5 X 8: The key to smarter kids: More play

1) LESS WORK, MORE PLAY

What does Finland know that the rest of the world apparently doesn’t? Kids spend too much time in the classroom and not enough time on the playground, according to PRI’s The World.

While the U.S. continues to spend more time prepping kids for standardized testing, Finland has one of the most successful public education systems on the planet, partly because it sends kids out for an hour of play no matter what the weather.

Related: The latest Trends in International Mathematics and Science study, which treats U.S. states as countries, finds Minnesota just ahead of Finland near the top of the list. We still trail Massachusetts, which brings up another observation: Have you ever noticed that in almost every study of education, health, livability etc., Minnesota and Massachusetts are almost always together at the top?

2) IN DEFENSE OF THE GAMERS

Mention “gamers” and most people might think “out of control violence that leads to murder in the street.” That’s what the media has done to the image of gaming, thanks primarily to a few organizations that operate on the theory that gaming “violence” leads to real-life violence, though there’s little peer-reviewed science to confirm it.

What you rarely hear is stories about the positive side of computer/online gaming. Emily Reese, an on-air host at MPR’s classical music service, has penned the story of what happened when a fight broke out outside her Minneapolis home, with young teens stealing landscape bricks to escalate the situation.

She used her skill — skill she says came from gaming — to talk the situation down:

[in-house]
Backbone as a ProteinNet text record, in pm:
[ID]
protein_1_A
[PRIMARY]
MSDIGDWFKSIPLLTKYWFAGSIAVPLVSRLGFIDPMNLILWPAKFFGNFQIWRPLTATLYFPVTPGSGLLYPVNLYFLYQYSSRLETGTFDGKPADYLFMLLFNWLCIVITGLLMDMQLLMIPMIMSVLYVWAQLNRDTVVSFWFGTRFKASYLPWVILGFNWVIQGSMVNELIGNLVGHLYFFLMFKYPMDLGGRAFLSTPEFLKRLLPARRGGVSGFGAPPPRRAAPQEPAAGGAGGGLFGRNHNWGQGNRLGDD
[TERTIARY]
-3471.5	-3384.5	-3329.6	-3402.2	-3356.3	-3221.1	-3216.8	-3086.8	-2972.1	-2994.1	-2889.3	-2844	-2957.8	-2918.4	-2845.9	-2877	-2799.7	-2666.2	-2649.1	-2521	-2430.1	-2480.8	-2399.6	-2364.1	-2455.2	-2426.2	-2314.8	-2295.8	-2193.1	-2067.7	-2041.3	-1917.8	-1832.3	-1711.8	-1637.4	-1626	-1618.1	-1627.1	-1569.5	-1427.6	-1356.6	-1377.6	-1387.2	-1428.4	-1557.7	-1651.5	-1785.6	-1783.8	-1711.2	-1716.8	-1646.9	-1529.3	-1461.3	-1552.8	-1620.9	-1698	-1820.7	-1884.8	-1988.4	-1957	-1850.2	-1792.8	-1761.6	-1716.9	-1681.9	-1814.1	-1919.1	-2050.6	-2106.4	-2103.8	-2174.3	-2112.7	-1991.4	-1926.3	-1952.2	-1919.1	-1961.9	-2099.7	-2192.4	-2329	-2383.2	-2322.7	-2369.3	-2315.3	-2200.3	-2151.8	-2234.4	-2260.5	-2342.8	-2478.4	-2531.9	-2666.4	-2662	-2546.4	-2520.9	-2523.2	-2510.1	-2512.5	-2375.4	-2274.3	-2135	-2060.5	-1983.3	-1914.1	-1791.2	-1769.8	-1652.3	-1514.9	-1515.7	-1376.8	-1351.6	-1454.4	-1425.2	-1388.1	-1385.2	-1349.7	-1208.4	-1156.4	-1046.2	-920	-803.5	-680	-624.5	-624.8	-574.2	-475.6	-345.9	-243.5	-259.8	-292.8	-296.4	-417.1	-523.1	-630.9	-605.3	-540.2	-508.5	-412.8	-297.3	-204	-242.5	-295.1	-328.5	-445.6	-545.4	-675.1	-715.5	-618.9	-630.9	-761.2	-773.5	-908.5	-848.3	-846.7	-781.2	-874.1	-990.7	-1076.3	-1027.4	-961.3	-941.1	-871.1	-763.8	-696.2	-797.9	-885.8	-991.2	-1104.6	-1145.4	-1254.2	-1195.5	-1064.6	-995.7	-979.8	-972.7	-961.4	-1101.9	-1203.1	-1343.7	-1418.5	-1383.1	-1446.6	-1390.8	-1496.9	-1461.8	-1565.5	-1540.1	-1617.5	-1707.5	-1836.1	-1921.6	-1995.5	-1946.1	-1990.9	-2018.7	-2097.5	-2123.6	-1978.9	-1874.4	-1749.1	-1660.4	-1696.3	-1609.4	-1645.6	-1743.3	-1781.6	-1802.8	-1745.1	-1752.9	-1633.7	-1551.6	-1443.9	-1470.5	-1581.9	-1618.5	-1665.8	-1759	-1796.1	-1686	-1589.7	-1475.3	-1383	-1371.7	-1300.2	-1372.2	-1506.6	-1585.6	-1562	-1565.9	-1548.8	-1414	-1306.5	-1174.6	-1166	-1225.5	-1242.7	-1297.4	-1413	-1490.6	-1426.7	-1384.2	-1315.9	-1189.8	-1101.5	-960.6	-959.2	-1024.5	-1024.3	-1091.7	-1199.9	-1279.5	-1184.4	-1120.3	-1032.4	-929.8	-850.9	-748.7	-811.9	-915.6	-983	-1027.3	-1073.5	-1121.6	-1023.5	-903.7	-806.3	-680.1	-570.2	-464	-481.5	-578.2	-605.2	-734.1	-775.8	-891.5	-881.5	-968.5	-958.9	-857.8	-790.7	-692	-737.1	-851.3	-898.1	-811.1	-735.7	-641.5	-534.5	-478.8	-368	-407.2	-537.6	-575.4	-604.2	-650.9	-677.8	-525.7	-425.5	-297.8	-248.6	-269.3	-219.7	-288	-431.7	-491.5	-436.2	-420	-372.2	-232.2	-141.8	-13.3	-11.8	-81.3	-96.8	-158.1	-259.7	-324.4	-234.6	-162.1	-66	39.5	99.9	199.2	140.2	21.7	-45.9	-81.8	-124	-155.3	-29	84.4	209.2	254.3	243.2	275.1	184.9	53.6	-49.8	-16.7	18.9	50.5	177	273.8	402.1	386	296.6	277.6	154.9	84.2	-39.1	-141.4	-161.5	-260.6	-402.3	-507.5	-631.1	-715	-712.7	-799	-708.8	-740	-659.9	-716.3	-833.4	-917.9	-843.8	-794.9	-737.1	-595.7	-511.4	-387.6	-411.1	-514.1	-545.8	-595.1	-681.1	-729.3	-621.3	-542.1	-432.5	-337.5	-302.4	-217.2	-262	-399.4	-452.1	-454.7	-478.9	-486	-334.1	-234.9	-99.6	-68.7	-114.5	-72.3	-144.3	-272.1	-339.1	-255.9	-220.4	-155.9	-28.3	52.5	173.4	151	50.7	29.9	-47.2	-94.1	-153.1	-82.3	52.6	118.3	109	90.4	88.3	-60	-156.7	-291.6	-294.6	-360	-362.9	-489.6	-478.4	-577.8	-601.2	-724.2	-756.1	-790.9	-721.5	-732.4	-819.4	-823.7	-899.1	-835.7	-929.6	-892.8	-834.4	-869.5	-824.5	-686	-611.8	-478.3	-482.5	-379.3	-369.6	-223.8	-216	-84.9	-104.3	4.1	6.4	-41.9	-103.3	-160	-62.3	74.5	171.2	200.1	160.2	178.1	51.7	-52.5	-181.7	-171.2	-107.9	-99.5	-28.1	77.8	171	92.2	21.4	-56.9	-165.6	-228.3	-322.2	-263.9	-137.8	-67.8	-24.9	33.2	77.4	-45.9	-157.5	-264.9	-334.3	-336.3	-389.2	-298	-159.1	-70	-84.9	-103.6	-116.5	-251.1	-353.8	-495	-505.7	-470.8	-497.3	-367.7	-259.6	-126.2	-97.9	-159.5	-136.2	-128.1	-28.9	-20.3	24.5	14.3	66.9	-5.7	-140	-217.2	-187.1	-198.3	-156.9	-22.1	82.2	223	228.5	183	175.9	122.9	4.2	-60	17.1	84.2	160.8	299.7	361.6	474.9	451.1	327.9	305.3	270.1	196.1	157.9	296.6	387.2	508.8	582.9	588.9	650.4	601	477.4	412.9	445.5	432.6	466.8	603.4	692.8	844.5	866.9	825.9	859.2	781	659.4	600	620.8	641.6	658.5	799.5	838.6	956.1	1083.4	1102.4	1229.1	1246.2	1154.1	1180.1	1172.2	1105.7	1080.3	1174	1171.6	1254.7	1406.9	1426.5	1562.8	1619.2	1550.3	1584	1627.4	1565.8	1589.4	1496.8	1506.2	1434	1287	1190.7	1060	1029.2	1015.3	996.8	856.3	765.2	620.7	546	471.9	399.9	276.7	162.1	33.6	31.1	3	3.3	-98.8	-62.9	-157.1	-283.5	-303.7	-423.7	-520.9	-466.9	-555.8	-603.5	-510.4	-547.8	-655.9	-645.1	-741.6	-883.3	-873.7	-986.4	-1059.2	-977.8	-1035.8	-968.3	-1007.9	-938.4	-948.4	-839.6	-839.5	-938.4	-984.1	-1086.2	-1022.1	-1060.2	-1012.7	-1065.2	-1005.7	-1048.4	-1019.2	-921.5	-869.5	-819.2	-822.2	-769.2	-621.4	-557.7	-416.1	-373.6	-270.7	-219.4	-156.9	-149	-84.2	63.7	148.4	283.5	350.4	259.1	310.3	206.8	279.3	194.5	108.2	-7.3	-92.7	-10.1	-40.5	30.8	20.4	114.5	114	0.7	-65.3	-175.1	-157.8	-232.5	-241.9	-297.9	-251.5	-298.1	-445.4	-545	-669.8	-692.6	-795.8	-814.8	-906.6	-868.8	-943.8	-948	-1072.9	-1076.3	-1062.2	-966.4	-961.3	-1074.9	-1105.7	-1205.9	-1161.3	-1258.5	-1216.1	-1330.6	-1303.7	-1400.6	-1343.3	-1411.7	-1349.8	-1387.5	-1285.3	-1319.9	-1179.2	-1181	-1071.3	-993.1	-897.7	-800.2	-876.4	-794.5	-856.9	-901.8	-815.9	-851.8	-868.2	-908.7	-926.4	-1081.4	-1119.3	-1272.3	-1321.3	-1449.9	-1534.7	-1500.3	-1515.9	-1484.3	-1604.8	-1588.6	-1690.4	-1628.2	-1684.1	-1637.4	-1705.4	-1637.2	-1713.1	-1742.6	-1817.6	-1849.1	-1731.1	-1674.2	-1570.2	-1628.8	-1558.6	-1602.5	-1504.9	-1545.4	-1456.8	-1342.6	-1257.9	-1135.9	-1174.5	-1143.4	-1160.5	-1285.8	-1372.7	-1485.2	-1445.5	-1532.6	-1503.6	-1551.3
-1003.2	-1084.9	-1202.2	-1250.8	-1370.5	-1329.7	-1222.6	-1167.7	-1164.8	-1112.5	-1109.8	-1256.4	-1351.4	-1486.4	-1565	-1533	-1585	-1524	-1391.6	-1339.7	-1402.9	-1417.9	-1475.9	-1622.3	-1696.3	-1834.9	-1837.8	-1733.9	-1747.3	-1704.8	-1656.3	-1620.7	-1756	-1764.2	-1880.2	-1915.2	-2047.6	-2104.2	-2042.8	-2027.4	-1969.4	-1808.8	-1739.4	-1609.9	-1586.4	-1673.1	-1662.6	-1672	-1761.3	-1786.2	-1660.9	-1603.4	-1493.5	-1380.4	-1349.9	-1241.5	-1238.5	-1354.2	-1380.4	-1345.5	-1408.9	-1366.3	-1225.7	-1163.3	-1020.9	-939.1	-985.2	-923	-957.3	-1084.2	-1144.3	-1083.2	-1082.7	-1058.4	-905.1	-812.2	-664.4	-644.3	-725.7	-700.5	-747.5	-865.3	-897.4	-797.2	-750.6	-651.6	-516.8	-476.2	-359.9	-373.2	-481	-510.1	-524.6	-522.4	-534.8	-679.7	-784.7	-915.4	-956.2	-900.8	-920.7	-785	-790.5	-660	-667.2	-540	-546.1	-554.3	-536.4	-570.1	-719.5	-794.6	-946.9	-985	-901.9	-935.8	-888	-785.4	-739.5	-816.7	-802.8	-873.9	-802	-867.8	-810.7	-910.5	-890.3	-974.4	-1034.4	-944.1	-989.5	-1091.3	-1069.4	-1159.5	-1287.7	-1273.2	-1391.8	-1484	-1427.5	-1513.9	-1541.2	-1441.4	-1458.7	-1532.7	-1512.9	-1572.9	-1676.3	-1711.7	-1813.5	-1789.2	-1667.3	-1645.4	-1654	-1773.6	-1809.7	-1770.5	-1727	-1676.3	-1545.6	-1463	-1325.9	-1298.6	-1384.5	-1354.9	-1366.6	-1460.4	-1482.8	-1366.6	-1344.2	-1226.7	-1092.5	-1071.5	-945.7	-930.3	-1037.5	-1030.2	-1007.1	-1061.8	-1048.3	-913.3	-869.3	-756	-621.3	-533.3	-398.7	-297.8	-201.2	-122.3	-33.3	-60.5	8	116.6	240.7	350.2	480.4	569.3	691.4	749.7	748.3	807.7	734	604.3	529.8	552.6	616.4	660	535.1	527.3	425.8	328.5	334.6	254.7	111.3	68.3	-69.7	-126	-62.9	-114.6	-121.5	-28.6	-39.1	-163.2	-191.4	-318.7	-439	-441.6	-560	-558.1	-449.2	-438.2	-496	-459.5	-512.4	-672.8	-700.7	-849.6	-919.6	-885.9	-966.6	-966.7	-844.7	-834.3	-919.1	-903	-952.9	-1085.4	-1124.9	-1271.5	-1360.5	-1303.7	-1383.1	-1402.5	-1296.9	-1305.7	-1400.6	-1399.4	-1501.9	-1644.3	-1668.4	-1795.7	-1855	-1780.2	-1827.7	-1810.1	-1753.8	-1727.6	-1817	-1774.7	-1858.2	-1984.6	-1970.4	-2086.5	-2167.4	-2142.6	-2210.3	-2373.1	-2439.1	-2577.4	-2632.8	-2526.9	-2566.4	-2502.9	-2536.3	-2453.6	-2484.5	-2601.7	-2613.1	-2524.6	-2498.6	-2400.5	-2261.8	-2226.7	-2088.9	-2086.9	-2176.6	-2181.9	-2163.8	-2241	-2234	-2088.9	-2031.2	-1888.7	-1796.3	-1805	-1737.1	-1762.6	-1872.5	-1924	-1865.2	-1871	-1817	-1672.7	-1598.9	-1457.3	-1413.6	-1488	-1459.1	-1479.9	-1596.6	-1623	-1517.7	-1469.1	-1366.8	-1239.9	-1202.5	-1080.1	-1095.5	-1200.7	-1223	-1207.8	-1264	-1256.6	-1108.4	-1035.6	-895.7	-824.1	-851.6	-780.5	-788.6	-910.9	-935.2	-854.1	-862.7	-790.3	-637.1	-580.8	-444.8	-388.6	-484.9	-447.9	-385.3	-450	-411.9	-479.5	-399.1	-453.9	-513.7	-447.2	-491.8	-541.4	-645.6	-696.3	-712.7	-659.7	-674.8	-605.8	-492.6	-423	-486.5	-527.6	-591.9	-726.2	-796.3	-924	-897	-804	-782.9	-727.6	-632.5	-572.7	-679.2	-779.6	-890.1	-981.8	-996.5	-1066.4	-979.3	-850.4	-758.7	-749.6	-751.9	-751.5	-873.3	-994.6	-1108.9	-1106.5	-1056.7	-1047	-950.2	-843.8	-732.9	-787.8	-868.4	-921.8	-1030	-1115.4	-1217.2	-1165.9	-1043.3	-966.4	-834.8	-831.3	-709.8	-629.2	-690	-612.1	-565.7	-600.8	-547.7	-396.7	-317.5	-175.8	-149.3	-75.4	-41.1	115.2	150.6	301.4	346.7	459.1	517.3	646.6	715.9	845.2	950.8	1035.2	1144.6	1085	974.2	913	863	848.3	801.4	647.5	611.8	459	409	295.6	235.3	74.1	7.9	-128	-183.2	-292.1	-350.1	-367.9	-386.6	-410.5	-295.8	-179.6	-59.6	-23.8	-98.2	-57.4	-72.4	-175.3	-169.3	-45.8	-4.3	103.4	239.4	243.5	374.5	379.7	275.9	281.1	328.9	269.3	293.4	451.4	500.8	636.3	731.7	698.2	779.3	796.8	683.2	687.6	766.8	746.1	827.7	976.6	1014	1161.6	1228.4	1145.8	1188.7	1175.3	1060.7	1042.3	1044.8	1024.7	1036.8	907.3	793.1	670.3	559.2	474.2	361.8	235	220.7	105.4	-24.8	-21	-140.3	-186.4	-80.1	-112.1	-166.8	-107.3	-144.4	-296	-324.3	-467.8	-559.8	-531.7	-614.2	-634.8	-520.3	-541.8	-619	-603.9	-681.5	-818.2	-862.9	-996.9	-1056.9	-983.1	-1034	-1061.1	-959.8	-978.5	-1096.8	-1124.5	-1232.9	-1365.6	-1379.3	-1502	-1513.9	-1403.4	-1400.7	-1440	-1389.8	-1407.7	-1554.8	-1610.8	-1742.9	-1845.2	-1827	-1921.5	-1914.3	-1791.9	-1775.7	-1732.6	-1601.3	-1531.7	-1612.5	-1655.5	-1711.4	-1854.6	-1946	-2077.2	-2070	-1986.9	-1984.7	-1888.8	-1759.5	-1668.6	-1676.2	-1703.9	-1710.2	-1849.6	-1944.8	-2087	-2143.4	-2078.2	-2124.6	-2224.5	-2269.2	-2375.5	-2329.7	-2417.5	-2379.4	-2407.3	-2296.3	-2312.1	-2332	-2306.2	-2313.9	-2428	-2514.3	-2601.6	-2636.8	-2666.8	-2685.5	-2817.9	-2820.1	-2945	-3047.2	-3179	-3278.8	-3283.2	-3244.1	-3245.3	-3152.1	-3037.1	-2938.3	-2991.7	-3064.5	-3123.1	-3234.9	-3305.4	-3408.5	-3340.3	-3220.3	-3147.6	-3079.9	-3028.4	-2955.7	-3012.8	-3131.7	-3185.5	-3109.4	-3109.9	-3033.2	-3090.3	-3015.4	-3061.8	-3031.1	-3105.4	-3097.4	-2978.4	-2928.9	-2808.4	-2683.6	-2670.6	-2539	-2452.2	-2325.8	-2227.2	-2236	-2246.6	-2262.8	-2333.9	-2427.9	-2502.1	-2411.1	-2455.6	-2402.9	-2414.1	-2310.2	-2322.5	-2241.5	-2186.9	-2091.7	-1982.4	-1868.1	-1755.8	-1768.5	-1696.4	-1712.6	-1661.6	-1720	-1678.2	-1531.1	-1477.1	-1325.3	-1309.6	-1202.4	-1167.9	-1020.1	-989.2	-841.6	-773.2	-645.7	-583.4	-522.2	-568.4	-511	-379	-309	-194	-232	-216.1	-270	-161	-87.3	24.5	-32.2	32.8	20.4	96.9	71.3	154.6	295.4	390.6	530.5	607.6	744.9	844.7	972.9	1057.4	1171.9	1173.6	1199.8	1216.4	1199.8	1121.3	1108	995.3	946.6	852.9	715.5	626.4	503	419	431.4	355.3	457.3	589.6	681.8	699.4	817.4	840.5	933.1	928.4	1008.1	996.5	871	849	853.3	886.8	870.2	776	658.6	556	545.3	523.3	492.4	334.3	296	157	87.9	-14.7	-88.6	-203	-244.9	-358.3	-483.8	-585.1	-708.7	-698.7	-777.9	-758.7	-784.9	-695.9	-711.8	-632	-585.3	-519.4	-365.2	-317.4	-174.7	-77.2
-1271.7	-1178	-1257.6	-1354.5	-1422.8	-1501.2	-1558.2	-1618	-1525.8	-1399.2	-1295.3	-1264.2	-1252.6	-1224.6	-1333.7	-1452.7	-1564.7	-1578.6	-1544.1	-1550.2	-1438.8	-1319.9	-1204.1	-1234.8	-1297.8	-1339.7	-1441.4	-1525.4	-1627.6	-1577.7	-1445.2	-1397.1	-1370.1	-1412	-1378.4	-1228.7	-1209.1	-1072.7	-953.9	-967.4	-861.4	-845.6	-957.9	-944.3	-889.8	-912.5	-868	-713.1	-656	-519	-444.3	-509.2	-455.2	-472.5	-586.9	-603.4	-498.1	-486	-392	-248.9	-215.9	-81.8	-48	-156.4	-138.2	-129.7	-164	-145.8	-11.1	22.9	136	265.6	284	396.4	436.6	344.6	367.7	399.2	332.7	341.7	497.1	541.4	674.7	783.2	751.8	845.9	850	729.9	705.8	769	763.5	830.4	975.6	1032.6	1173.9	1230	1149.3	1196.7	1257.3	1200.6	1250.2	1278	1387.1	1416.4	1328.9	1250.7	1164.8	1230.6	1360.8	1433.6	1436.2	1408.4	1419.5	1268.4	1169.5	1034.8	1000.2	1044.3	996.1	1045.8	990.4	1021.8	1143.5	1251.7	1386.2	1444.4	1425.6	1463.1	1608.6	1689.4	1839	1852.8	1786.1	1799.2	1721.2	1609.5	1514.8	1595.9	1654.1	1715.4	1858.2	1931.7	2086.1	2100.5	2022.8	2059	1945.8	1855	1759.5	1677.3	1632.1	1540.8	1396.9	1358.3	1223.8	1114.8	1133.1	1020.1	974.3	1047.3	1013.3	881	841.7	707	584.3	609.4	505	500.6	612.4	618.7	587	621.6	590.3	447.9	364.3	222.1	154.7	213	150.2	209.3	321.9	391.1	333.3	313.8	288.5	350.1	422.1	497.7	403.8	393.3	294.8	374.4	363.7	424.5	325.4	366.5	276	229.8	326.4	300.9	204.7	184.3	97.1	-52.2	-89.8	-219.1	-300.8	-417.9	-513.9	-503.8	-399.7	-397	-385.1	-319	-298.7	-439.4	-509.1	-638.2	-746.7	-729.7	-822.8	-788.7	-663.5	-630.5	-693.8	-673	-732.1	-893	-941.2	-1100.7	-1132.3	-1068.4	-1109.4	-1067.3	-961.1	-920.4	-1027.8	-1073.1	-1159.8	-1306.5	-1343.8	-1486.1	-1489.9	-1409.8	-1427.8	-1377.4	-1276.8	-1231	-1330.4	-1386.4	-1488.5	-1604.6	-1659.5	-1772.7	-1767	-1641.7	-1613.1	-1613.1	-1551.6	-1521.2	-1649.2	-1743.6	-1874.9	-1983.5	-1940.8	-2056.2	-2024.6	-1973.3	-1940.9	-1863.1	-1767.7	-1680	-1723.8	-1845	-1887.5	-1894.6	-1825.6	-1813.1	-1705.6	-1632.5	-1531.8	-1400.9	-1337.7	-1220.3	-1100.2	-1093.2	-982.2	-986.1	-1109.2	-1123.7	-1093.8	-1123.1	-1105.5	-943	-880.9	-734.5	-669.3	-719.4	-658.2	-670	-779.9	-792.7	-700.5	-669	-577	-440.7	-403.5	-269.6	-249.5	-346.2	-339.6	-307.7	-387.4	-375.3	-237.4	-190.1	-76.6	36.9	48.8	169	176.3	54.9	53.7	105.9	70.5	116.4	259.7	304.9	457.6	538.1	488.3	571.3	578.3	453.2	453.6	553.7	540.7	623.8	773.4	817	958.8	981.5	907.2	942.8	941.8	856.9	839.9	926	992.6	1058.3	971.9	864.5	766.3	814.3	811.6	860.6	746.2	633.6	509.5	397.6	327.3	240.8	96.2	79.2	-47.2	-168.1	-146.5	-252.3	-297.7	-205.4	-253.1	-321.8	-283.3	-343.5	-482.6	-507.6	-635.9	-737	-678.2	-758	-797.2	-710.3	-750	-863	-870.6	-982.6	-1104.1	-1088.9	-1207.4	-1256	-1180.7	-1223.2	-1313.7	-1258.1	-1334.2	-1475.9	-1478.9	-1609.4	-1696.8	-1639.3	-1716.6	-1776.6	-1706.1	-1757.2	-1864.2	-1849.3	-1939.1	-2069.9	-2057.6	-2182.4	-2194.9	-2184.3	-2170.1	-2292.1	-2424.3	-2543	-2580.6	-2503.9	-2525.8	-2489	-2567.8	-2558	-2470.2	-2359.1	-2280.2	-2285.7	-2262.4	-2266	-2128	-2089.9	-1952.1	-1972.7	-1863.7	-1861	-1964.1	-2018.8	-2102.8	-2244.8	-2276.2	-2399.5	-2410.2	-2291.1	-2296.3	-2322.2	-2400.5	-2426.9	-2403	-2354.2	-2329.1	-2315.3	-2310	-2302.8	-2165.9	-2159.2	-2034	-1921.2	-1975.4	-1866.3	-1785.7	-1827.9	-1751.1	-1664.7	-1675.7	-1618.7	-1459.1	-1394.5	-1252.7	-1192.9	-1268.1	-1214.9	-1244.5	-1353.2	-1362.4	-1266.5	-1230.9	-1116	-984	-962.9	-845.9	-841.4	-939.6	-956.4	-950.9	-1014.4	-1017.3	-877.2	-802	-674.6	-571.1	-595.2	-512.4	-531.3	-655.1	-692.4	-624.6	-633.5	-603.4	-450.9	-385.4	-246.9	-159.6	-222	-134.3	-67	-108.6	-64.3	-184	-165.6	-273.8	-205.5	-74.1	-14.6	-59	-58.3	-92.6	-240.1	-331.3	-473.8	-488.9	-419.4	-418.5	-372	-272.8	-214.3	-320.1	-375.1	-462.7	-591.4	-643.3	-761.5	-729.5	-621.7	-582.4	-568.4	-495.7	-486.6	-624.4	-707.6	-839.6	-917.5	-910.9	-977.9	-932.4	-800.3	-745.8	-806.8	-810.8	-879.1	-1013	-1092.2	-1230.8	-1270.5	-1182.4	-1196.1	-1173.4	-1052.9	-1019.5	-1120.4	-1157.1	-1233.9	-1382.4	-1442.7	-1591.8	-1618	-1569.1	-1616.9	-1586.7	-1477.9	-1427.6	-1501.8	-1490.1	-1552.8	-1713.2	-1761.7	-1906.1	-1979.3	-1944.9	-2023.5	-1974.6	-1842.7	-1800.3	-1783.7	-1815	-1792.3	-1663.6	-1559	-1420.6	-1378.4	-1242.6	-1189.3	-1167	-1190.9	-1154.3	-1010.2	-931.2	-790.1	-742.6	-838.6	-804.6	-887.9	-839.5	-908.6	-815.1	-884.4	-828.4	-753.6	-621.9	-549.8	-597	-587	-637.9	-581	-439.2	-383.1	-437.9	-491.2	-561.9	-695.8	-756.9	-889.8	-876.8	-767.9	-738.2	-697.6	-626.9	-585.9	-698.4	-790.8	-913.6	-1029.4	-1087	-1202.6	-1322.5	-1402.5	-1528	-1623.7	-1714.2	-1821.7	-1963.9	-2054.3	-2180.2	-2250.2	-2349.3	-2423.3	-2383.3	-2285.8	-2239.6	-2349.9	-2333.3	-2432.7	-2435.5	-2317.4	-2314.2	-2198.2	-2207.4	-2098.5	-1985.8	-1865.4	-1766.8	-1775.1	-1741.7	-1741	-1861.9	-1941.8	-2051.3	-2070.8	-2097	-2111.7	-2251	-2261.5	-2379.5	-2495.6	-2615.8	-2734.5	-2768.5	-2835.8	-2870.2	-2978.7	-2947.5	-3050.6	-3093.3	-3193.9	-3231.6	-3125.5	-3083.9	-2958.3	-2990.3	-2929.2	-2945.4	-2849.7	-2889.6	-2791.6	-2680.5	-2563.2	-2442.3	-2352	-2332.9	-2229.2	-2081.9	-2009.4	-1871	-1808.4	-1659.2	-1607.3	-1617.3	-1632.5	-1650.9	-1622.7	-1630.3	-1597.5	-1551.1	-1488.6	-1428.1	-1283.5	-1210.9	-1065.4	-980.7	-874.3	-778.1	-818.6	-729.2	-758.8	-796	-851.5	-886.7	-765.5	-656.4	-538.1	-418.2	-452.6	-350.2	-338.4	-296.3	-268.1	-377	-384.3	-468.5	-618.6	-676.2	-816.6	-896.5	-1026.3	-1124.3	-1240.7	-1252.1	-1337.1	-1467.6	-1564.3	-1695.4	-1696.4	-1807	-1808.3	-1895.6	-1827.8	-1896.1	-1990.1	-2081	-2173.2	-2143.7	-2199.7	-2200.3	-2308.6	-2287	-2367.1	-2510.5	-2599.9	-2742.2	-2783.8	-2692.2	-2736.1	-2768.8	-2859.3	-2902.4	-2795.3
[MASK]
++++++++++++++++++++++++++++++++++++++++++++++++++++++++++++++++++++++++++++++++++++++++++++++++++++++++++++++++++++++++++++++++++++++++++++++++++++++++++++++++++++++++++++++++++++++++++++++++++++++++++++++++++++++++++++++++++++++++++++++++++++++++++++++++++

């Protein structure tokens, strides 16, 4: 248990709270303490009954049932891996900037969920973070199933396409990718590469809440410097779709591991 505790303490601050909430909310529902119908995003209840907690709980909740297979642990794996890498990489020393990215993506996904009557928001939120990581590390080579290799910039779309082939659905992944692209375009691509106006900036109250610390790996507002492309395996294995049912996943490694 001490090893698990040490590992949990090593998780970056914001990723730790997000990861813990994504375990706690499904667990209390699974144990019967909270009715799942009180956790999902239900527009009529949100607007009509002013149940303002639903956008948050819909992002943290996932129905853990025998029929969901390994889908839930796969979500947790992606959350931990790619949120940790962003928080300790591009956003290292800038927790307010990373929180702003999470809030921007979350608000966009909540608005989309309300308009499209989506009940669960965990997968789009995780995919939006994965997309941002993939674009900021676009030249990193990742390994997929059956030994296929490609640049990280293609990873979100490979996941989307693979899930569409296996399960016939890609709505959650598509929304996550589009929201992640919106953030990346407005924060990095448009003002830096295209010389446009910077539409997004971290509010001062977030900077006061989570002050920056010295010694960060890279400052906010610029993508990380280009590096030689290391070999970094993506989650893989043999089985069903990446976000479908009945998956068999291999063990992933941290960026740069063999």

As I was walking away, the situation had diffused itself to the point that the boys and the man were talking. They were explaining their sides of whatever it was that had happened, and then they parted ways.

Maybe it means I play too many games, or maybe it means that my experience playing games helped me through that scenario.

I’ve talked in the past about how I didn’t grow up with loads of consoles or access to game systems. I grew up in a smallish town in Iowa. My friends didn’t have systems and neither did I. I didn’t game much.

Since I’ve become an avid gamer, I’ve gained a greater ability to control my emotions in emergency situations. Granted, there are situations in which I’m not excellent at it, but there are plenty of times I’ve been able to assess a situation, fire through possible outcomes in my mind and find a solution at a pace that surprises me.

Panicking doesn’t help anyone complete an objective. I was always the one to panic. I’m less likely to be that person since gaming became a regular activity. That’s because of this.

(h/t: Julia Schrenkler)

3) BANISHING PARADE SQUATTERS

La Crosse, Wis., is about to take a stand against this:

suzimagill via Instagram

Somebody had to do something about the growing practice of staking out — or camping out at — prime viewing sites for parades.

La Crosse is going to start charging for the spots in an effort to keep people from camping out. But the Board of Public Works decided not to start with the upcoming Oktoberfest parade in town later this month because there’s not enough time to get the word out, the La Crosse Tribune reports today.

Under the plan, people will pay $35 for the prime viewing spots starting next year. In the meantime, this year the city will pay overtime for police to banish the squatters who set up before midnight, as the city’s law dictates.

4) IDIOCY IN THE NEWS

A man who threatened police in Cleveland during a 911 call has been ordered by a judge to stand outside the police station for three hours a day with a sign that acknowledges he’s an “idiot.”